model = Transaction
       exclude = ['ref_number',]
       required_css_class = 'required'

Views.py

@method_decorator(login_required, name='dispatch')
class TransactionView(View):
def get(self, *args, **kwargs):
    transactions = Transaction.objects.all()
    form = AddTransactionForm
    template = 'pages/transaction.html'
    context = {
        'active': 'transaction',
        'transactions': transactions,
        'form': form
    }
    return render(self.request, template, context)

def post(self, *args, **kwargs):
    form = AddTransactionForm(self.request.POST or None)
    if form.is_valid():
        form.save()
        messages.success(self.request, 'New Transaction recorded succesfully')
        return redirect('dashboard:transaction')
    messages.error(self.request, 'Fill the form')
    return redirect('dashboard:transaction')

HTML Code Note: Am using bootstrap4 modal to remove the hassle of creating many views. Maybe it is better to use generic CreateView or UpdateView. Link Bootstrap and jqQery

 <div class="modal-body">
    <form method="post" class="md-form" action="." enctype="multipart/form-data">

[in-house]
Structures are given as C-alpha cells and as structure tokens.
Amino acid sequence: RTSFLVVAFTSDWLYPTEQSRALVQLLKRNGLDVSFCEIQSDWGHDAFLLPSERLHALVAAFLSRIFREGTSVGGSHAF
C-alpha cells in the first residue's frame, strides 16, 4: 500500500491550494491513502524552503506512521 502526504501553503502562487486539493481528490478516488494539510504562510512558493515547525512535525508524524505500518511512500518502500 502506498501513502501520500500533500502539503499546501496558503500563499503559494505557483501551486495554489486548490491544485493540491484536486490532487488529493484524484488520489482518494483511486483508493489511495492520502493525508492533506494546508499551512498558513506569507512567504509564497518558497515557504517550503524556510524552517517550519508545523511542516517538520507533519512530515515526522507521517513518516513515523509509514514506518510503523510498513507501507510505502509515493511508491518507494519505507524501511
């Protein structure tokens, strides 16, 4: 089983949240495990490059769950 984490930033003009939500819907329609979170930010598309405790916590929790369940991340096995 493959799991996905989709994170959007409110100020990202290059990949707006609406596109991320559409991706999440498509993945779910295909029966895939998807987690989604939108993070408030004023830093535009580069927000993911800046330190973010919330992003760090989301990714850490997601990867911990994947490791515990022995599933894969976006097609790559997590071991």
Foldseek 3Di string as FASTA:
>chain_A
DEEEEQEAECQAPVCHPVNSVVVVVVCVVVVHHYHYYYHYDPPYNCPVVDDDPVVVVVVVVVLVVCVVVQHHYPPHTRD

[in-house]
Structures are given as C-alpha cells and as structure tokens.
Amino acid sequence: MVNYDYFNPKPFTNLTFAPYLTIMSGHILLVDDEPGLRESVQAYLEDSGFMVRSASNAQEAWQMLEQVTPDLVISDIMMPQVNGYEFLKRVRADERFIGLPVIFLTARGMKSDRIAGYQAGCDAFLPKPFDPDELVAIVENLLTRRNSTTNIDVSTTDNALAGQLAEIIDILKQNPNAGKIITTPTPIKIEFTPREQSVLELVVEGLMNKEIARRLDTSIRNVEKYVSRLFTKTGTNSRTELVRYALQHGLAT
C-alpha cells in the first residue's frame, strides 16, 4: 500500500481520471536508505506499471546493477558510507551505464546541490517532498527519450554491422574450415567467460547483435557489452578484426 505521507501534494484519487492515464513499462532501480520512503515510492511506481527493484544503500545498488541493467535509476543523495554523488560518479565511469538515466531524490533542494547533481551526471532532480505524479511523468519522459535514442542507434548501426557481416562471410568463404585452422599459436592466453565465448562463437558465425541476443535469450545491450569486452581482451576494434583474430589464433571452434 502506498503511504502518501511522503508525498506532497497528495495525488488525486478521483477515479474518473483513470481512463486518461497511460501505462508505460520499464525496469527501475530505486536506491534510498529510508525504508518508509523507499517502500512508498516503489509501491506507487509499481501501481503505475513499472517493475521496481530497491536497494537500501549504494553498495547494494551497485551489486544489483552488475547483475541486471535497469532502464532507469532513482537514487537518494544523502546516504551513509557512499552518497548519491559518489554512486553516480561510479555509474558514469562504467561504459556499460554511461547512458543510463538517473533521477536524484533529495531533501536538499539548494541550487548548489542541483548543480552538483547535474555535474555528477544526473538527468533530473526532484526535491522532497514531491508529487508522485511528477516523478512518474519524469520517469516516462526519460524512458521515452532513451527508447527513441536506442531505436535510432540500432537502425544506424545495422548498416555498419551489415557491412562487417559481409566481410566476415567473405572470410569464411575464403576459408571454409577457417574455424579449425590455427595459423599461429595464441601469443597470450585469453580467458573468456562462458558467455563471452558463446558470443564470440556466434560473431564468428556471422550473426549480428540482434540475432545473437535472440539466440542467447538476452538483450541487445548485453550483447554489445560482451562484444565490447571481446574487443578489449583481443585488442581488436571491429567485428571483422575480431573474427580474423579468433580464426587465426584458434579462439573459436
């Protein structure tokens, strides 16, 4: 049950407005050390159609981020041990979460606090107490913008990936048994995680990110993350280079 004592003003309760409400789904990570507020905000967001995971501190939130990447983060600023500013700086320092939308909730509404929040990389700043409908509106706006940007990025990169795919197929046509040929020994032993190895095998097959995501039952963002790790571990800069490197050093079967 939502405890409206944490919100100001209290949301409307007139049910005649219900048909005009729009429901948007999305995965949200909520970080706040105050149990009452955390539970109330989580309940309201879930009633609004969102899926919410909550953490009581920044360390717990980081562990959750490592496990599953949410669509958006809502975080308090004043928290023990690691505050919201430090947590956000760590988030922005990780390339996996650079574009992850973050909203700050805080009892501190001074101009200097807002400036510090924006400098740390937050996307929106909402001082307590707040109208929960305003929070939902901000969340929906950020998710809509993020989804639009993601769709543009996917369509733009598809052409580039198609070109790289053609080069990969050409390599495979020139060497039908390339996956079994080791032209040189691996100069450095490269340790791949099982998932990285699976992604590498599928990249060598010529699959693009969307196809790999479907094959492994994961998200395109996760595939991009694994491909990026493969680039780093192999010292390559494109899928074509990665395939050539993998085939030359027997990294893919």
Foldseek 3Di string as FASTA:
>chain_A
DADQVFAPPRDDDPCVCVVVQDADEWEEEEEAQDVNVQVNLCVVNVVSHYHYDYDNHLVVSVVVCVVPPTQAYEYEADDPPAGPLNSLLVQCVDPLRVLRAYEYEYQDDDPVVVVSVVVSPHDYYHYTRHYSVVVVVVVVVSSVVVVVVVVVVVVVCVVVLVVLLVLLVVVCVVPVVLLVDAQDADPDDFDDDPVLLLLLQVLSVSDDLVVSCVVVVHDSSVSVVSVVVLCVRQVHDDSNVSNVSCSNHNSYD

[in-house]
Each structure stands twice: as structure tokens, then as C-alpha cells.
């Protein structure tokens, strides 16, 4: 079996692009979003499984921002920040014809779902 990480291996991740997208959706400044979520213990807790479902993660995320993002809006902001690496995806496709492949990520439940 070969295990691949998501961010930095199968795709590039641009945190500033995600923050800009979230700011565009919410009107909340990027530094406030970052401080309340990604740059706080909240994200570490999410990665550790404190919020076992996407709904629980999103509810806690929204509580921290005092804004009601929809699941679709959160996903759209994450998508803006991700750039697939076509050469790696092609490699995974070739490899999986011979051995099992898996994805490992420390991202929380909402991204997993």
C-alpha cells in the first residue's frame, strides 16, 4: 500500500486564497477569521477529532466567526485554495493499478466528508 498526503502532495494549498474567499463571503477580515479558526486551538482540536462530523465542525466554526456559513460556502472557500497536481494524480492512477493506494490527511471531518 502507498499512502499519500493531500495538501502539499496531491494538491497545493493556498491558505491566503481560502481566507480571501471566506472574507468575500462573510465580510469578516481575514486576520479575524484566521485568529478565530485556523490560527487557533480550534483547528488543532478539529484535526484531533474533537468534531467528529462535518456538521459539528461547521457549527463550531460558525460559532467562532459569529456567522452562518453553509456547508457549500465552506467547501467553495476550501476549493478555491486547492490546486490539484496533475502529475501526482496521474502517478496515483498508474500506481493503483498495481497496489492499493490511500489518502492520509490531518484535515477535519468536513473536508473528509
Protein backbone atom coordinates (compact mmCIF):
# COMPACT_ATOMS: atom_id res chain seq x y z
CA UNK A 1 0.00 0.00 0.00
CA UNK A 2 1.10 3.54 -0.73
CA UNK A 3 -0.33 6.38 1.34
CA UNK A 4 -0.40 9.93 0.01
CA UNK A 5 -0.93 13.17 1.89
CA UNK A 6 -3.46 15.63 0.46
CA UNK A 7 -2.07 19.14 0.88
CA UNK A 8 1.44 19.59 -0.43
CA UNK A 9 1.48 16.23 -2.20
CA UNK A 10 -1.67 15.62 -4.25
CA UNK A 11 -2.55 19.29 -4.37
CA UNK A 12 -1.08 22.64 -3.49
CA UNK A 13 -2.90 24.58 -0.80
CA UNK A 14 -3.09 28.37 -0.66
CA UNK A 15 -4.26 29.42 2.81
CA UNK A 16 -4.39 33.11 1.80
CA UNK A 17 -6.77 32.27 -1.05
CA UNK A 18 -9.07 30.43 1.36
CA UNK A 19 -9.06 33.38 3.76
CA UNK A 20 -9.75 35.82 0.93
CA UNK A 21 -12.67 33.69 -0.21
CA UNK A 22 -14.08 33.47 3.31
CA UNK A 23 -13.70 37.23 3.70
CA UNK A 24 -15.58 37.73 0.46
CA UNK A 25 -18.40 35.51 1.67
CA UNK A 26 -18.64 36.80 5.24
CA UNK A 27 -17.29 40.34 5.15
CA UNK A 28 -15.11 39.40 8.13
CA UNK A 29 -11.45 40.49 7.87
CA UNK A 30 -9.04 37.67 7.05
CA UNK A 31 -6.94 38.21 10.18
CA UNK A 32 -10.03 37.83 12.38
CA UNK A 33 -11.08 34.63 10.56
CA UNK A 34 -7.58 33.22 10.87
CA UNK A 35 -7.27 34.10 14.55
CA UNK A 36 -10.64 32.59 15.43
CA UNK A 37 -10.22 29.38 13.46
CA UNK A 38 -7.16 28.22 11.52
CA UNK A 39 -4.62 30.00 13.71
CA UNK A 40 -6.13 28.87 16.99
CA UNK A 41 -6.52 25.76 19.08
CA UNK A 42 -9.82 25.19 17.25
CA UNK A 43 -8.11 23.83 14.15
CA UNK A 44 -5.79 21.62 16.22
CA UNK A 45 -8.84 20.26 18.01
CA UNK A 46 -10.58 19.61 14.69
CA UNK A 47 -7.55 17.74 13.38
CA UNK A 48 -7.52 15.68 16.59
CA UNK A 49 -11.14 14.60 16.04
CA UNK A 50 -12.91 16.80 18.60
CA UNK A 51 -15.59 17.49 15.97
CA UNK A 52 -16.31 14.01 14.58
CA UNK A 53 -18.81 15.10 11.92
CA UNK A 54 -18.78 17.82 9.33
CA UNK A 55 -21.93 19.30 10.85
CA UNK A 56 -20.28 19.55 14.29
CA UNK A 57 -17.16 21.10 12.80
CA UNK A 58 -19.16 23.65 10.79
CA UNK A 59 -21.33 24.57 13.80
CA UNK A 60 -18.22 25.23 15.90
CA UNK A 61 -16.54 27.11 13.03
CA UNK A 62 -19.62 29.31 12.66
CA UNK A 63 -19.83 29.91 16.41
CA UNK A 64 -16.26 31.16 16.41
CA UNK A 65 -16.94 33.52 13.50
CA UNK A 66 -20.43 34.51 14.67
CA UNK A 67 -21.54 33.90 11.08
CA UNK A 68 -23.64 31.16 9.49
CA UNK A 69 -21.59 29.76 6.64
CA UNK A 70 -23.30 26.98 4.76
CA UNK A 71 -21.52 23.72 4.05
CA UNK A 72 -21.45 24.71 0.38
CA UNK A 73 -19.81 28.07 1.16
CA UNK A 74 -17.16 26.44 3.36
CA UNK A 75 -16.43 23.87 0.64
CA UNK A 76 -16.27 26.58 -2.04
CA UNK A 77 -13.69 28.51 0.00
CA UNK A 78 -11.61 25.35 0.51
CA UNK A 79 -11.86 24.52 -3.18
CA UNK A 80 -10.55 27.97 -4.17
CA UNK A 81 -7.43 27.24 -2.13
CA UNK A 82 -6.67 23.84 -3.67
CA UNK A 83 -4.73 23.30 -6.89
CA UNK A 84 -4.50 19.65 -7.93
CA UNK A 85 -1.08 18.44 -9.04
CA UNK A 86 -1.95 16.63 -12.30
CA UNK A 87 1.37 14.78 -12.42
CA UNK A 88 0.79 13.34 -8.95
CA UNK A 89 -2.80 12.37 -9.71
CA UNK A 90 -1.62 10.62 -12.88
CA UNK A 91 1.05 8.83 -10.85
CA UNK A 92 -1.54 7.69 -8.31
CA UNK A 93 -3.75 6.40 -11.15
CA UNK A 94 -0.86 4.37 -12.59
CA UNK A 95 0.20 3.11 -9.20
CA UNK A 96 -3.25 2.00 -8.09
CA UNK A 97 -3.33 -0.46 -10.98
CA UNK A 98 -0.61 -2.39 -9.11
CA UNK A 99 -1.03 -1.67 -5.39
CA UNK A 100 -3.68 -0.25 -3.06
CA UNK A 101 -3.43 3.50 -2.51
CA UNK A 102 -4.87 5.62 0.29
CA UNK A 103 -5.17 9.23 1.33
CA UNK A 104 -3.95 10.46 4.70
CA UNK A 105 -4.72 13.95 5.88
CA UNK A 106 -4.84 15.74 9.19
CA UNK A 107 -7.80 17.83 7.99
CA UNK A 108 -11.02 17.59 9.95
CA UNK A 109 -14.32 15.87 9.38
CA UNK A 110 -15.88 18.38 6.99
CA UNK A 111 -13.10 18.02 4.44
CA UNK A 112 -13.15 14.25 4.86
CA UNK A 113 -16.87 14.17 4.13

{% csrf_token %}
      {% for field in form %}
      <div class="row">
        <div class="col-md-12">
          <div class="form-group row">
            <label for="" class="col-sm-4 col-form-label {% if field.field.required %}
            required font-weight-bolder text-danger{%endif %}">{{field.label}}</label>
            <div class="col-sm-8">
              {{field}}
            </div>

          </div>
        </div>
      </div>

      {% endfor %}

      <input type="submit" value="Add Transaction" class="btn btn-primary">
    </form>
  </div>

Javascript Code remember to load this in $(document).ready(function() { /* ... */}); function.

var $list = $("#django_form :input[type='text']");
$list.each(function () {
    $(this).addClass('form-control')
  });
  var $select = $("#django_form select");
  $select.each(function () {
    $(this).addClass('custom-select w-90')
  });
  var $list = $("#django_form :input[type='number']");
  $list.each(function () {
    $(this).addClass('form-control')
  });
  var $list = $("form :input[type='text']");
  $list.each(function () {
    $(this).addClass('form-control')
  });
  var $select = $("form select");
  $select.each(function () {
    $(this).addClass('custom-select w-90')
  });
  var $list = $("form :input[type='number']");
  $list.each(function () {
    $(this).addClass('form-control')
  });
0

Example:

class LoginForm(forms.ModelForm):
        username = forms.CharField(max_length=50, label='Username', widget=forms.TextInput(attrs={"class":"login-input", "autocomplete": "username"}))
        password = forms.CharField(label='Пароль', widget=forms.PasswordInput(attrs={"class":"login-input", "autocomplete": "current-password"}))